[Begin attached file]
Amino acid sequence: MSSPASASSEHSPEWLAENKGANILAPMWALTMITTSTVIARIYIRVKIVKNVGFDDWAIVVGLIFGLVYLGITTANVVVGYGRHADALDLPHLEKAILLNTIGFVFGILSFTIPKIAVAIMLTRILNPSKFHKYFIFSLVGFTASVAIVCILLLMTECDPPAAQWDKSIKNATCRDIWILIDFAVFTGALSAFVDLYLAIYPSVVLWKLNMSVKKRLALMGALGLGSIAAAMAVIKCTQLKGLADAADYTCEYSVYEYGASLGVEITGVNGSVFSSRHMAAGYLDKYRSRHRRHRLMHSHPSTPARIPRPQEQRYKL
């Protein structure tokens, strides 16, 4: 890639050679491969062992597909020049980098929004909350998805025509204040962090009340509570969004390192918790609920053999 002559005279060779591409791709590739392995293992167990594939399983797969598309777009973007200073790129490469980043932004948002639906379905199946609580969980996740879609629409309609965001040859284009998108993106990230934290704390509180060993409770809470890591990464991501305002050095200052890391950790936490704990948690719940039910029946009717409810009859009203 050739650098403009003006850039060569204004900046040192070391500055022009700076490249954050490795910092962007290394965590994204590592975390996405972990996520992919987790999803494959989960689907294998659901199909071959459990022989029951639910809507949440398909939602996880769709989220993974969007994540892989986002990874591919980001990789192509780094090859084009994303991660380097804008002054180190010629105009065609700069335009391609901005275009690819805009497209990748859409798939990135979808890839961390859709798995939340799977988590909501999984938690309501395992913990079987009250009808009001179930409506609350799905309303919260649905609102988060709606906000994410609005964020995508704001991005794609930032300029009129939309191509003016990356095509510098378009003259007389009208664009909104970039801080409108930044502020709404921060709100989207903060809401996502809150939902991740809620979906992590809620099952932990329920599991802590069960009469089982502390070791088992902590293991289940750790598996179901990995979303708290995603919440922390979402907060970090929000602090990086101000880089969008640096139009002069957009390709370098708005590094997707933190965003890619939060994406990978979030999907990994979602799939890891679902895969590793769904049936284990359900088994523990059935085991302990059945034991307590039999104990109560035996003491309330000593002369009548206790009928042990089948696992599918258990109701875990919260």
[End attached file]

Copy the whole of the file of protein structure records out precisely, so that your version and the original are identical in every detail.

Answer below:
Amino acid sequence: MSSPASASSEHSPEWLAENKGANILAPMWALTMITTSTVIARIYIRVKIVKNVGFDDWAIVVGLIFGLVYLGITTANVVVGYGRHADALDLPHLEKAILLNTIGFVFGILSFTIPKIAVAIMLTRILNPSKFHKYFIFSLVGFTASVAIVCILLLMTECDPPAAQWDKSIKNATCRDIWILIDFAVFTGALSAFVDLYLAIYPSVVLWKLNMSVKKRLALMGALGLGSIAAAMAVIKCTQLKGLADAADYTCEYSVYEYGASLGVEITGVNGSVFSSRHMAAGYLDKYRSRHRRHRLMHSHPSTPARIPRPQEQRYKL
């Protein structure tokens, strides 16, 4: 890639050679491969062992597909020049980098929004909350998805025509204040962090009340509570969004390192918790609920053999 002559005279060779591409791709590739392995293992167990594939399983797969598309777009973007200073790129490469980043932004948002639906379905199946609580969980996740879609629409309609965001040859284009998108993106990230934290704390509180060993409770809470890591990464991501305002050095200052890391950790936490704990948690719940039910029946009717409810009859009203 050739650098403009003006850039060569204004900046040192070391500055022009700076490249954050490795910092962007290394965590994204590592975390996405972990996520992919987790999803494959989960689907294998659901199909071959459990022989029951639910809507949440398909939602996880769709989220993974969007994540892989986002990874591919980001990789192509780094090859084009994303991660380097804008002054180190010629105009065609700069335009391609901005275009690819805009497209990748859409798939990135979808890839961390859709798995939340799977988590909501999984938690309501395992913990079987009250009808009001179930409506609350799905309303919260649905609102988060709606906000994410609005964020995508704001991005794609930032300029009129939309191509003016990356095509510098378009003259007389009208664009909104970039801080409108930044502020709404921060709100989207903060809401996502809150939902991740809620979906992590809620099952932990329920599991802590069960009469089982502390070791088992902590293991289940750790598996179901990995979303708290995603919440922390979402907060970090929000602090990086101000880089969008640096139009002069957009390709370098708005590094997707933190965003890619939060994406990978979030999907990994979602799939890891679902895969590793769904049936284990359900088994523990059935085991302990059945034991307590039999104990109560035996003491309330000593002369009548206790009928042990089948696992599918258990109701875990919260």